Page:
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  1. Standard memberChessPraxis
    Cowboy From Hell
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    09 Sep '14 22:02
    http://www.nj.com/union/index.ssf/2014/09/son_killed_in_scotch_plains_murder-suicide_was_master_chess_player.html
  2. Zugzwang
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    10 Sep '14 00:101 edit
    Originally posted by ChessPraxis
    http://www.nj.com/union/index.ssf/2014/09/son_killed_in_scotch_plains_murder-suicide_was_master_chess_player.html
    Needless to say, the murder of Thomas Elberling (age 11) by his father,
    Jens Elberling (apparently an immigrant from Denmark) is a tragedy.
    Kate Chou, Thomas's mother, had filed for divorce from Jens Elberling,
    who might have been afraid that he would lose custody of his son.

    According to the USCF website, Jens Elberling was provisionally rated
    1440 USCF and Thomas Elberling was rated 2170 USCF, which would
    place him among the top players of his age in the United States.

    Yet was Thomas Elberling truly a 'prodigy'? While he was a talented young
    player, he certainly was not close to being a young Jose Capablanca, Bobby
    Fischer, Garry Kasparov, or Magnus Carlsen.
  3. Standard memberChessPraxis
    Cowboy From Hell
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    10 Sep '14 03:261 edit
    Originally posted by Duchess64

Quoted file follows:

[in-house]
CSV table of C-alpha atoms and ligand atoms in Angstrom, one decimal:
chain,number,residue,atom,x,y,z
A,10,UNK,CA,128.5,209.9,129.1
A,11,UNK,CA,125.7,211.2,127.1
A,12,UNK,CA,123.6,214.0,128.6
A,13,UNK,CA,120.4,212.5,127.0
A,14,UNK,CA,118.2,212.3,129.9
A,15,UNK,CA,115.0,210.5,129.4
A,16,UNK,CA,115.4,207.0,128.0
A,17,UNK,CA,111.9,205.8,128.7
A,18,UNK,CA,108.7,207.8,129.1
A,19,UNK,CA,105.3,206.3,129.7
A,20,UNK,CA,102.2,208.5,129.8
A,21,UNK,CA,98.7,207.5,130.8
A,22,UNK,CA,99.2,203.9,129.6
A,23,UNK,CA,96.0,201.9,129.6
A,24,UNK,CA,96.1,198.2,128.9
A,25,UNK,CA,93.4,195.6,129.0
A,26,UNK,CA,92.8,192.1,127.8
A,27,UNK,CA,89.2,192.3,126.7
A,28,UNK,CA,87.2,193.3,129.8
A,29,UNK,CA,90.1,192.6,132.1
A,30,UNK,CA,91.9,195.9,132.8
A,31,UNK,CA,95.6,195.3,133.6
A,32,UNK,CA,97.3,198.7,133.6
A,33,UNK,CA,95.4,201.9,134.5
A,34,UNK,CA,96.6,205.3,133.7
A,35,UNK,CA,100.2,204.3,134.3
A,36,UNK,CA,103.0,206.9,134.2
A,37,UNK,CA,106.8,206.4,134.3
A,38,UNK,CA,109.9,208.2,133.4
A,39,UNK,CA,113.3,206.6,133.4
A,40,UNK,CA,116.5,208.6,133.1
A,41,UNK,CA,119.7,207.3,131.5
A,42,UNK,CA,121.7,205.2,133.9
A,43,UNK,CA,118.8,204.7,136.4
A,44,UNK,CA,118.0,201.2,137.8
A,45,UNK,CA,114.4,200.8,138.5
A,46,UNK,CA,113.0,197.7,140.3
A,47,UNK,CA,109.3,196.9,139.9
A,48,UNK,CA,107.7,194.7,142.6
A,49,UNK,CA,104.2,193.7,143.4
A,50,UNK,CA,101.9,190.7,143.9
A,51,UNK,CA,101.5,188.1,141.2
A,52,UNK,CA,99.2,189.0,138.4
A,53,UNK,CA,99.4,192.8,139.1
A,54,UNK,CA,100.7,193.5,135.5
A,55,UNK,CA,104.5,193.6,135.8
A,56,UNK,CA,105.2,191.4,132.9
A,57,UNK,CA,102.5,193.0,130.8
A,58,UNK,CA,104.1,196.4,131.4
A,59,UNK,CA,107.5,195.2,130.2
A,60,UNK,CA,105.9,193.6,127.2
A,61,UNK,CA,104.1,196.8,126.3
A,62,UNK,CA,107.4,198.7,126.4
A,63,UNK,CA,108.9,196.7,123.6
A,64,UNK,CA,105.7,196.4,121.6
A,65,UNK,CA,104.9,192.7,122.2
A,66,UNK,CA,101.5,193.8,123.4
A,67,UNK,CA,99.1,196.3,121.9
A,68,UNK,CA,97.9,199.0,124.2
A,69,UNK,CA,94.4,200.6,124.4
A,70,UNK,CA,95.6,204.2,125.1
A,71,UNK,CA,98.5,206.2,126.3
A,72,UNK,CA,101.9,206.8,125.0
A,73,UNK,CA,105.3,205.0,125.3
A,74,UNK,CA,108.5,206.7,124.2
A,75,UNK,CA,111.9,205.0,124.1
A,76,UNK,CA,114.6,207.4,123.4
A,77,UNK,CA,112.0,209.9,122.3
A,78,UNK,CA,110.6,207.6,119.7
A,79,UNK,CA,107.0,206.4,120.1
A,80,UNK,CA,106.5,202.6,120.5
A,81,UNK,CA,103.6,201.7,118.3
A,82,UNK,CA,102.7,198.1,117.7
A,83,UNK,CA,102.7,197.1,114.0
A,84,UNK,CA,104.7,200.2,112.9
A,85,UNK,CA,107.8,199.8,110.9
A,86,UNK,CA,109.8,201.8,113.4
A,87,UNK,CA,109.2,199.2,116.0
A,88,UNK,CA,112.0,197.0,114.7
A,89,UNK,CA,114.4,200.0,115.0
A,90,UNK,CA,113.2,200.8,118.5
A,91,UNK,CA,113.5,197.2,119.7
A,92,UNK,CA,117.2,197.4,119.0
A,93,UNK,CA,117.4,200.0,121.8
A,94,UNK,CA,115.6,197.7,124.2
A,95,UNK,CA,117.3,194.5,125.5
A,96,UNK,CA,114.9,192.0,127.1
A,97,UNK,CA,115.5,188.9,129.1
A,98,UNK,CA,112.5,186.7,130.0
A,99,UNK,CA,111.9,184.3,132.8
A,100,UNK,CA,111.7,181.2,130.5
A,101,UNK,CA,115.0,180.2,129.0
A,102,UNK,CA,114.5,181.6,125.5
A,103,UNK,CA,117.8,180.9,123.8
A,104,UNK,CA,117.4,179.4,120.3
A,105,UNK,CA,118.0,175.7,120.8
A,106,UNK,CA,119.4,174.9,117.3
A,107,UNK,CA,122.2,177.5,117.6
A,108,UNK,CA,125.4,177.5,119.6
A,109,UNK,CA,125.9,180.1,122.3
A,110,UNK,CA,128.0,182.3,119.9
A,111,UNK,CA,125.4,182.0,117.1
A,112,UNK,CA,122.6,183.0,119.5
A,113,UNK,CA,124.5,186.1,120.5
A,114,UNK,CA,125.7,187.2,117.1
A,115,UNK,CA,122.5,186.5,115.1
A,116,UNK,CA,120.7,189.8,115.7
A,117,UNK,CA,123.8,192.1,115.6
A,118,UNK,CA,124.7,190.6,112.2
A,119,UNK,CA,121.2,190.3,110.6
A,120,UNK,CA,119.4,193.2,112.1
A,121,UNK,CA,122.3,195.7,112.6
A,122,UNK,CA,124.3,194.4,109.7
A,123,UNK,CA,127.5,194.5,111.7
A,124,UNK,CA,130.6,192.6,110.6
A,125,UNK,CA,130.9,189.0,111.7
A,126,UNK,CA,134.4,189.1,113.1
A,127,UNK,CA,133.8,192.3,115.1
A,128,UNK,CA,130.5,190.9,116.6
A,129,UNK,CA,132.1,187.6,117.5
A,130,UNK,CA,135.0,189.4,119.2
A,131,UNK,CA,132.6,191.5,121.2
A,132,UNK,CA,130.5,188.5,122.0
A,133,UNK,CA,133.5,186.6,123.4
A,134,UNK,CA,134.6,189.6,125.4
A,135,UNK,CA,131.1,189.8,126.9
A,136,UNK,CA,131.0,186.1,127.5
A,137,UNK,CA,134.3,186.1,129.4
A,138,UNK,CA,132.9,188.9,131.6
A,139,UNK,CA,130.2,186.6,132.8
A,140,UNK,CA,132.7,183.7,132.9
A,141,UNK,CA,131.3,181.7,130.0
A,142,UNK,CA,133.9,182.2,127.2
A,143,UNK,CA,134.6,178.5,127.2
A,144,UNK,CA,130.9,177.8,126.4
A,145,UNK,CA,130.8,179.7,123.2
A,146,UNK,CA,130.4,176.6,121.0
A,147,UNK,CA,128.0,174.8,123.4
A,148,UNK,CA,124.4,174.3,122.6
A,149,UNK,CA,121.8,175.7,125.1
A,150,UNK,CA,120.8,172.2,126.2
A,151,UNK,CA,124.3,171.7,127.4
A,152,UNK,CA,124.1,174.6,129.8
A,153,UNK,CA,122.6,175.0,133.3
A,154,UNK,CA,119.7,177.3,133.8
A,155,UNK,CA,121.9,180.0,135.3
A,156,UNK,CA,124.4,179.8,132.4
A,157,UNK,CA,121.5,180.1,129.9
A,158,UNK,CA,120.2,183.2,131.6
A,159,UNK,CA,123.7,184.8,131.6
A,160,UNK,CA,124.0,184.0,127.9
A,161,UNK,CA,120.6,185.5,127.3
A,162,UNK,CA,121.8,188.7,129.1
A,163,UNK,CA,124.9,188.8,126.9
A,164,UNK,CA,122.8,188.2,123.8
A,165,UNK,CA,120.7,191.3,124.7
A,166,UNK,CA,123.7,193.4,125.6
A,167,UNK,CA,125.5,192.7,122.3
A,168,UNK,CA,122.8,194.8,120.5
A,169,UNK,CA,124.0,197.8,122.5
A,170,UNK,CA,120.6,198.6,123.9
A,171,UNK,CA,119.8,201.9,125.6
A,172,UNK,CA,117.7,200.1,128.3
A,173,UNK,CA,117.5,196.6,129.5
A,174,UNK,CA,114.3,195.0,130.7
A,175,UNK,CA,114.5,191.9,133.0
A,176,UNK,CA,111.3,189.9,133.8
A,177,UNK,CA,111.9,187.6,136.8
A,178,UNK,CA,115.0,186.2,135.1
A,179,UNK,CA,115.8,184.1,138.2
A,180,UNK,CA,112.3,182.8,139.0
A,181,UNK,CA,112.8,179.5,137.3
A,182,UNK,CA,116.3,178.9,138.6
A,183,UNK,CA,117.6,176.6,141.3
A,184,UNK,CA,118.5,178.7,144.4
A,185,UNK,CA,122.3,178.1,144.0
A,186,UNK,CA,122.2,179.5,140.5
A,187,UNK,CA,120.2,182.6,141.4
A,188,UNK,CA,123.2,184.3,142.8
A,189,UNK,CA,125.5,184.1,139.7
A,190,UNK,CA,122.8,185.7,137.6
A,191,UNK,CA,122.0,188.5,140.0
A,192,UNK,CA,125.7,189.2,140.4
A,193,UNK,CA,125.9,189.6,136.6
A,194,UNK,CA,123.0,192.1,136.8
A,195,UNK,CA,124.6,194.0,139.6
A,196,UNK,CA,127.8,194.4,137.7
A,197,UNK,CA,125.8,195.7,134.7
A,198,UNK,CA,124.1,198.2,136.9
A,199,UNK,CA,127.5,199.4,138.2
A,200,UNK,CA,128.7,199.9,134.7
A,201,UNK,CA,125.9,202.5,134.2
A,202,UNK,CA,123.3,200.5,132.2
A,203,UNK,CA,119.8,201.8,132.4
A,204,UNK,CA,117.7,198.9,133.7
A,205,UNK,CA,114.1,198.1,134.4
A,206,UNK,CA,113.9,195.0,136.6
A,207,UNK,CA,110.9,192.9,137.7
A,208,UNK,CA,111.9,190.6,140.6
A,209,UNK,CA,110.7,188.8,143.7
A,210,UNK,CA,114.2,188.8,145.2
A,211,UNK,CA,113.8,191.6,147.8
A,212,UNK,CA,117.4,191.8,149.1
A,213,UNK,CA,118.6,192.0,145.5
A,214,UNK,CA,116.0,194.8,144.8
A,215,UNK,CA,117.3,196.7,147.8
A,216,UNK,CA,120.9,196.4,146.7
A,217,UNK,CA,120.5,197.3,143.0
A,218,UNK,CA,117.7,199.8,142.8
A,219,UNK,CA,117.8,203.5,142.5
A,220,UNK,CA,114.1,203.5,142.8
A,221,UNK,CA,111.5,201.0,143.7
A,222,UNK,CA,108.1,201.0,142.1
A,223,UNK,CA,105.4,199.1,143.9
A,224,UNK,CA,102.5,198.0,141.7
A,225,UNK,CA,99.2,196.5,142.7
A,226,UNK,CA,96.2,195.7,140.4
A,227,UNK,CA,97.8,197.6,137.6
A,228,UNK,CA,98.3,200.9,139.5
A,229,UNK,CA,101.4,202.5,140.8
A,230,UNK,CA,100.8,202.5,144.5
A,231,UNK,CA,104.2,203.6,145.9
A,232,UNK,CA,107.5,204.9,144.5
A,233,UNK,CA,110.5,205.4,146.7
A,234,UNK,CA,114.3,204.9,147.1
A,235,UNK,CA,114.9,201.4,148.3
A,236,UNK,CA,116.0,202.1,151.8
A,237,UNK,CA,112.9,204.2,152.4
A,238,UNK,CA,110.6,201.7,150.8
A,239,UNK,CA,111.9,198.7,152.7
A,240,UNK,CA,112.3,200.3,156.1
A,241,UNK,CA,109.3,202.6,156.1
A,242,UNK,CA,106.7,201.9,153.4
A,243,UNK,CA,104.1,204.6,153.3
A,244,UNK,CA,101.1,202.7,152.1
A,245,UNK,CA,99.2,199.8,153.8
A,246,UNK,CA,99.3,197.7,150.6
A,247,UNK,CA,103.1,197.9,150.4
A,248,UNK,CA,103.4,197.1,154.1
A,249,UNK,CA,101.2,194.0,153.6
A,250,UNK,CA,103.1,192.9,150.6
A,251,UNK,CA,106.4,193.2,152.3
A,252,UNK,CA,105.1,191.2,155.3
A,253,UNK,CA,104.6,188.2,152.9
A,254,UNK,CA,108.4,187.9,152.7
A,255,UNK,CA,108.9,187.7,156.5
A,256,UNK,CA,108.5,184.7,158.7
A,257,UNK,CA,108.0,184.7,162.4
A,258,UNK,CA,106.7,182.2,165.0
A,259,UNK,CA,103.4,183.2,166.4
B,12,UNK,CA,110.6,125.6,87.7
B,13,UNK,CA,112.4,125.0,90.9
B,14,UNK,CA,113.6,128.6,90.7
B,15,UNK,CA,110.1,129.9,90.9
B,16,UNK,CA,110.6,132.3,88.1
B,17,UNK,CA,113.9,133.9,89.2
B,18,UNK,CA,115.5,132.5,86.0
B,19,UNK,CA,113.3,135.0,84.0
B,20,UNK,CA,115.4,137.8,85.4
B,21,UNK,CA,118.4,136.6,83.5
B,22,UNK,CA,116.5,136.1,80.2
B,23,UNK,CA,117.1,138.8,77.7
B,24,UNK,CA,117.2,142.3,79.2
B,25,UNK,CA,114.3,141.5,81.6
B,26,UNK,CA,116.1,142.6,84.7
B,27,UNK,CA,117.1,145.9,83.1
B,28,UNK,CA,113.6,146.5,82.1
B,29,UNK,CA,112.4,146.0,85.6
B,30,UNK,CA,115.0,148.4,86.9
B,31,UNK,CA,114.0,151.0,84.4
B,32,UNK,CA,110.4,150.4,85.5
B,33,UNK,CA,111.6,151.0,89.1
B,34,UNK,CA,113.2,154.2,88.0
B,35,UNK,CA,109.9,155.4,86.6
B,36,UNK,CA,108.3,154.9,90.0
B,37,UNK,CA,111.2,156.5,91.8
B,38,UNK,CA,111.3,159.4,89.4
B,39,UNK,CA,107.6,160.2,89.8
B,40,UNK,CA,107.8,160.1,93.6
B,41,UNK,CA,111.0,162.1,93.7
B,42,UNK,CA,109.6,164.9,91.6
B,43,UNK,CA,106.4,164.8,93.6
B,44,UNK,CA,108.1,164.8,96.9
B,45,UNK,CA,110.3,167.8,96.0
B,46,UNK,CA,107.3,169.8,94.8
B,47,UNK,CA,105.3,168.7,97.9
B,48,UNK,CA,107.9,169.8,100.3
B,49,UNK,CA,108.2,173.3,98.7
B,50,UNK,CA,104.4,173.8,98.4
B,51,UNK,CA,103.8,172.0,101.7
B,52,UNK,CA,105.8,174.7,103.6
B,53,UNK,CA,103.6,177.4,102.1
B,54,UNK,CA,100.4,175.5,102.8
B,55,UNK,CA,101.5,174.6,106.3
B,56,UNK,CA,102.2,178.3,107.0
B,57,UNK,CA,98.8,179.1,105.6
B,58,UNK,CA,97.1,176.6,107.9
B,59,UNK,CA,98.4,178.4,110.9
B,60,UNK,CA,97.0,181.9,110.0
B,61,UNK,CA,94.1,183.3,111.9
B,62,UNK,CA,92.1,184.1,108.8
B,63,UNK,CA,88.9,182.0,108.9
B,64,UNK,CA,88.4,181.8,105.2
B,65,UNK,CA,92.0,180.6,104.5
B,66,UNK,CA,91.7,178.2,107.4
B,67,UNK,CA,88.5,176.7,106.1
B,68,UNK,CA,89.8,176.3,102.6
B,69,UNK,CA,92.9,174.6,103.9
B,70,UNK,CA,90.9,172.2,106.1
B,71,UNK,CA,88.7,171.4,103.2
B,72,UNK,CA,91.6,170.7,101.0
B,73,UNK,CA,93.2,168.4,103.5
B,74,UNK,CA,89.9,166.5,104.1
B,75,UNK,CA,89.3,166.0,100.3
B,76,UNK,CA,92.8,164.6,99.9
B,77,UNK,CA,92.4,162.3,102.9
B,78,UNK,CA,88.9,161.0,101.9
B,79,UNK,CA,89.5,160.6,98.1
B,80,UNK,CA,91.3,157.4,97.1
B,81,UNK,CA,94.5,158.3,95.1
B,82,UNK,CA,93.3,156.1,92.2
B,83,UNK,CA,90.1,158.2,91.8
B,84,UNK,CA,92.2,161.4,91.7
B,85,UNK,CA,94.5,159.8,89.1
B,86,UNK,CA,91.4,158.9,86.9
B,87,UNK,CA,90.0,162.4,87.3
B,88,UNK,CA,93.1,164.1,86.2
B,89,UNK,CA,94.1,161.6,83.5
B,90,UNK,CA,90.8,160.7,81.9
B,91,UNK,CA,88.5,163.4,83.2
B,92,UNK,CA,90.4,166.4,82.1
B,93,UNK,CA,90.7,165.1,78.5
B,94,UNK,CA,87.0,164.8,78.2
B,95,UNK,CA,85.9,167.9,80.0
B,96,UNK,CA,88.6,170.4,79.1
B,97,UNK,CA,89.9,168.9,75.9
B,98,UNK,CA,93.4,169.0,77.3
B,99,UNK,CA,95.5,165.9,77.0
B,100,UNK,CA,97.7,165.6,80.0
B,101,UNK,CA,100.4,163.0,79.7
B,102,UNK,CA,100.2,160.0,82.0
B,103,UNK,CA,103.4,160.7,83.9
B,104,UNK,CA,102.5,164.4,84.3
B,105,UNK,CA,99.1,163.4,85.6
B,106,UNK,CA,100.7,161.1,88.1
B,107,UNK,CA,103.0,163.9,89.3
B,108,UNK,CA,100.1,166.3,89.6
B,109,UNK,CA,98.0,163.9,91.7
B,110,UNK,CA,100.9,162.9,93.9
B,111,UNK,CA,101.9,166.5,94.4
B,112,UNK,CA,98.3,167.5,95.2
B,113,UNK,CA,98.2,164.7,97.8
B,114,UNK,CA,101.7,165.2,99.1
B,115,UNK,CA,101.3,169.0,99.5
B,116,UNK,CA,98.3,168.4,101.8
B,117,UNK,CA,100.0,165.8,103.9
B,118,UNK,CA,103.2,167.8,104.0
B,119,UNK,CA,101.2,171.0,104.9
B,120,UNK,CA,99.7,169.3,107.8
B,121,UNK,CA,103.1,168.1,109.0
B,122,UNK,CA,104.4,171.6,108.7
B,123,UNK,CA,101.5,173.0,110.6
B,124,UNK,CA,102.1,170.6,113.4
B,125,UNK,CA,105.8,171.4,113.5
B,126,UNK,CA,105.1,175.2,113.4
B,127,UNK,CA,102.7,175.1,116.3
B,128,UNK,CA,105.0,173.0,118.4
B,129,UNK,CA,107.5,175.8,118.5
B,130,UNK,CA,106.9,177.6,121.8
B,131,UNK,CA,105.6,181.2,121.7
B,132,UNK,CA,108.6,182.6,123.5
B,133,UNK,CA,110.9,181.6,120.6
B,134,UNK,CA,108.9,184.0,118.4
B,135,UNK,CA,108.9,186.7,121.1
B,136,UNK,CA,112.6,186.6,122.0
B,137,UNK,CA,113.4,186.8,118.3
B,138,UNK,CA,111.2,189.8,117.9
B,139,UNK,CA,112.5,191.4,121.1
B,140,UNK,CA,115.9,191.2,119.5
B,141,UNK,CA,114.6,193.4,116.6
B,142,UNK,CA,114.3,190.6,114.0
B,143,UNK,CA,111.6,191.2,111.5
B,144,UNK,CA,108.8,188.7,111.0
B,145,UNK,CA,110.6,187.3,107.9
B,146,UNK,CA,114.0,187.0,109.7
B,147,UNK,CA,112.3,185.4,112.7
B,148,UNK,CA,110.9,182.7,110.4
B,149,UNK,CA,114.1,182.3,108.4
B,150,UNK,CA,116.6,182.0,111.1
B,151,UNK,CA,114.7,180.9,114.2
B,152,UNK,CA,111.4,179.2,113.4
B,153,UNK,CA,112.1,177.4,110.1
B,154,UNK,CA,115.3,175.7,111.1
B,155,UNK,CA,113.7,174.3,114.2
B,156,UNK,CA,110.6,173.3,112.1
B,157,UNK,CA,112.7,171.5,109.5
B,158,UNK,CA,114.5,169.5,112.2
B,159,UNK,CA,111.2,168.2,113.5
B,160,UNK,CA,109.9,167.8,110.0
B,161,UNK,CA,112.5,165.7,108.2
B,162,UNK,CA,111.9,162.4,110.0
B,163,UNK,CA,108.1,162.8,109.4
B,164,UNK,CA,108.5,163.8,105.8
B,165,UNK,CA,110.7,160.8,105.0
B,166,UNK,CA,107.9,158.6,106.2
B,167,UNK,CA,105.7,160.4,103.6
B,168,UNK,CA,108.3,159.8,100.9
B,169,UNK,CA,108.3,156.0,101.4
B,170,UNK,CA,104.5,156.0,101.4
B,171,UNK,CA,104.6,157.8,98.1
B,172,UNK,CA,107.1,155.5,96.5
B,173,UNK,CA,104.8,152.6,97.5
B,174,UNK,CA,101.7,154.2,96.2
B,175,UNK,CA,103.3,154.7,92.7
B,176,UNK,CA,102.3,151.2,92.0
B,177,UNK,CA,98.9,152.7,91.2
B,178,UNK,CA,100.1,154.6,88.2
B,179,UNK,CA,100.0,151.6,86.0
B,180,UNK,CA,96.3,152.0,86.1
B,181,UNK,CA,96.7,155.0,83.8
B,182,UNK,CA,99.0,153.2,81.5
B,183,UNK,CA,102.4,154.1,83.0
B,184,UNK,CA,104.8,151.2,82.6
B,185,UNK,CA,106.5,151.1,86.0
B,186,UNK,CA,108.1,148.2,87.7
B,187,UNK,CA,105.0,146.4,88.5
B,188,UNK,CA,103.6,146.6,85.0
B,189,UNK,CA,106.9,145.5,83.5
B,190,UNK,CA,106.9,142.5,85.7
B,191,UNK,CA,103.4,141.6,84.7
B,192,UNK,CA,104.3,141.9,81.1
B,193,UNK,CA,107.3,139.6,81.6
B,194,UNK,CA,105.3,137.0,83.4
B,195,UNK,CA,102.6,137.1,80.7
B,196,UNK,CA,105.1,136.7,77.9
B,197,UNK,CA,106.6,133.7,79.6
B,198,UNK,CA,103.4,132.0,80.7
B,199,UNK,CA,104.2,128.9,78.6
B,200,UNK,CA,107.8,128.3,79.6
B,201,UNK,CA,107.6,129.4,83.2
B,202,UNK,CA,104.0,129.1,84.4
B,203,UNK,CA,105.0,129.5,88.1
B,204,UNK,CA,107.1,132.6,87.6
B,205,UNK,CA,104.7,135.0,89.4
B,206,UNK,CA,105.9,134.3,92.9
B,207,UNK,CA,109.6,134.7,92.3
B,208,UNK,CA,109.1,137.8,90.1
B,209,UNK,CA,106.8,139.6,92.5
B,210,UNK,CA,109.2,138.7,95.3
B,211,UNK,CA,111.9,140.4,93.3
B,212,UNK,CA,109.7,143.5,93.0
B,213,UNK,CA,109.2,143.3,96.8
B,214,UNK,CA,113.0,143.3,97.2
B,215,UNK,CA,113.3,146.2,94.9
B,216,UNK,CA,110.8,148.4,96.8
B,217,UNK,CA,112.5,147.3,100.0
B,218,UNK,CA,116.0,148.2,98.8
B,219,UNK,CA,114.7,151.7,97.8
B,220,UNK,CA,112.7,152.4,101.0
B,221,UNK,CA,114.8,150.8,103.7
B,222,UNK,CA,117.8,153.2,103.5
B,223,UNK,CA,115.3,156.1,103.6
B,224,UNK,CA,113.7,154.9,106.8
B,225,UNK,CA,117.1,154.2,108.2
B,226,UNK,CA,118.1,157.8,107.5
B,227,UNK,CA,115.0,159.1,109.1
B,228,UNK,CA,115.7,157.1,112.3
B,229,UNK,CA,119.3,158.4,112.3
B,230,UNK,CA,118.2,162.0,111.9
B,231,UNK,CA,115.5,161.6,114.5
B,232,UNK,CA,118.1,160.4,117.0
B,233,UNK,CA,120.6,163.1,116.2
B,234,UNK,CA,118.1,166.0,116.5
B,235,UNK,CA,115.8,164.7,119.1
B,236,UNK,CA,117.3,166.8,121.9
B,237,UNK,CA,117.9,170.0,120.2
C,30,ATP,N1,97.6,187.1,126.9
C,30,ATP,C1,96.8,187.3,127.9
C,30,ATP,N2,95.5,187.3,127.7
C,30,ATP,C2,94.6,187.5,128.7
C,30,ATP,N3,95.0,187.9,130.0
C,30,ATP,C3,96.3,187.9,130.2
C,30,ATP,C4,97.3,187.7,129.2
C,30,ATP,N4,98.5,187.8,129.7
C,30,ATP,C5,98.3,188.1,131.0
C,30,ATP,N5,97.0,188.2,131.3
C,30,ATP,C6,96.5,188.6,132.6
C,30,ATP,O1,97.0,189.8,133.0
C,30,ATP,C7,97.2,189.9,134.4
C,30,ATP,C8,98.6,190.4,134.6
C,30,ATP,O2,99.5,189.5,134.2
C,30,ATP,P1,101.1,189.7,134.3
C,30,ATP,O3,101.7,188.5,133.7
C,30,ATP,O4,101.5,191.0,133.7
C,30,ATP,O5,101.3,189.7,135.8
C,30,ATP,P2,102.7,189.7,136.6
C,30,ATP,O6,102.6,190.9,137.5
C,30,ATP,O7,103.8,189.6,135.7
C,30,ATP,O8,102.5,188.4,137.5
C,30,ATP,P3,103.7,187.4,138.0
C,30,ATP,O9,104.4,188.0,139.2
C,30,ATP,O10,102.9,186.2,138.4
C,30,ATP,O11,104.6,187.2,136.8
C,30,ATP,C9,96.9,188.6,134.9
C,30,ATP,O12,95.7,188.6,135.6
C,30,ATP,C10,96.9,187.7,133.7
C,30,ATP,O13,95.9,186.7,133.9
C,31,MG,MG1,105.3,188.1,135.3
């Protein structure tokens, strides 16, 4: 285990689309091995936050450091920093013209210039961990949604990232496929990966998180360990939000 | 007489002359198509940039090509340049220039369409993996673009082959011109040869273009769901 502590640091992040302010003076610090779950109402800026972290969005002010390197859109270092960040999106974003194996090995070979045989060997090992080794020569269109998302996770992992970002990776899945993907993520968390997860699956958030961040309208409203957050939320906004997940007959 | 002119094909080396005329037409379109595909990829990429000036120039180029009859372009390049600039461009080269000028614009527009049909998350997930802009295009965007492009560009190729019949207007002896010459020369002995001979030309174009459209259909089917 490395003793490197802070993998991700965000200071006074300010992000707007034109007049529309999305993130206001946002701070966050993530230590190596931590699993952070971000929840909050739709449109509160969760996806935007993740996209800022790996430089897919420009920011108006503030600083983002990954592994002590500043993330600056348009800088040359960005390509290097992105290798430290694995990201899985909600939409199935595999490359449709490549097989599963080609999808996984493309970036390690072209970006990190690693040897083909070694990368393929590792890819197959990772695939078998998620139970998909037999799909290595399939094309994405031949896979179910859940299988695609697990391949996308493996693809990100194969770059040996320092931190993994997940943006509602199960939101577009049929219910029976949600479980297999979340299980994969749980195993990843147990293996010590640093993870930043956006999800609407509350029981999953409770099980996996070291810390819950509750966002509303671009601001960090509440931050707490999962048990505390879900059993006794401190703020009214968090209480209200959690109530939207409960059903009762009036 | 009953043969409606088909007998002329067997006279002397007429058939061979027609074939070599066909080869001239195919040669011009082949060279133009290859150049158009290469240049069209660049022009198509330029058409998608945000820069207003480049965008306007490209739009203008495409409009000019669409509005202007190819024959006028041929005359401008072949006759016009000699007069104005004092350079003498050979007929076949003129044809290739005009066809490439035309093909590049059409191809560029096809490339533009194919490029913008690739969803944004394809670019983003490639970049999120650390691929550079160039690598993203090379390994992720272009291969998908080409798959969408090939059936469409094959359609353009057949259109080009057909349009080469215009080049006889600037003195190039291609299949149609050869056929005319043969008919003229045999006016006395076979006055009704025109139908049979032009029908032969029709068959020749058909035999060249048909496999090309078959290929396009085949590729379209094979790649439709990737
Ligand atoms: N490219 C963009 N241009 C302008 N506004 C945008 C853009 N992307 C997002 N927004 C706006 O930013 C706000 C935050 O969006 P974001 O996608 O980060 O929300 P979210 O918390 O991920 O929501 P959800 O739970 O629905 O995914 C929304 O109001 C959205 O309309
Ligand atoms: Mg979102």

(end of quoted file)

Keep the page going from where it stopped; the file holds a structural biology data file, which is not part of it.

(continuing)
Yet was Thomas Elberling truly a 'prodigy'? While he was a talented young
    player, he certainly was not close to being a young Jose Capablanca, Bobby
    Fischer, Garry Kasparov, or Magnus Carlsen.
    Oh, I stand corrected. He is just a dead kid then.
  4. Subscribersonhouse
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    slatington, pa, usa
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    10 Sep '14 07:46
    I wonder if anyone will figure out why he did it? close to 2200 at age 11, he may have been a true prodigy, there are just not that many Capablanca's who learn by themselves.

    The boy's father may have held him back by not getting him to the proper coaches, like Weeramantry for example.

    What a tragedy.
  5. SubscriberBigDoggProblem
    Just...the Dogg
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    10 Sep '14 14:47
    Originally posted by sonhouse
    I wonder if anyone will figure out why he did it? close to 2200 at age 11, he may have been a true prodigy, there are just not that many Capablanca's who learn by themselves.

    The boy's father may have held him back by not getting him to the proper coaches, like Weeramantry for example.

    What a tragedy.
    I wish someone had held me back to 'only' 2100. Jesus Christ people, that's pretty good. Better than I'll ever be. It's in the top 1% or less of players.

    I can't believe how many people are bringing this up after the kid was murdered. Just goes to show how crazy our expectations become when a kid shows talent at something. That's the surest way to ruin it for them.
  6. Zugzwang
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    10 Sep '14 21:58
    Originally posted by ChessPraxis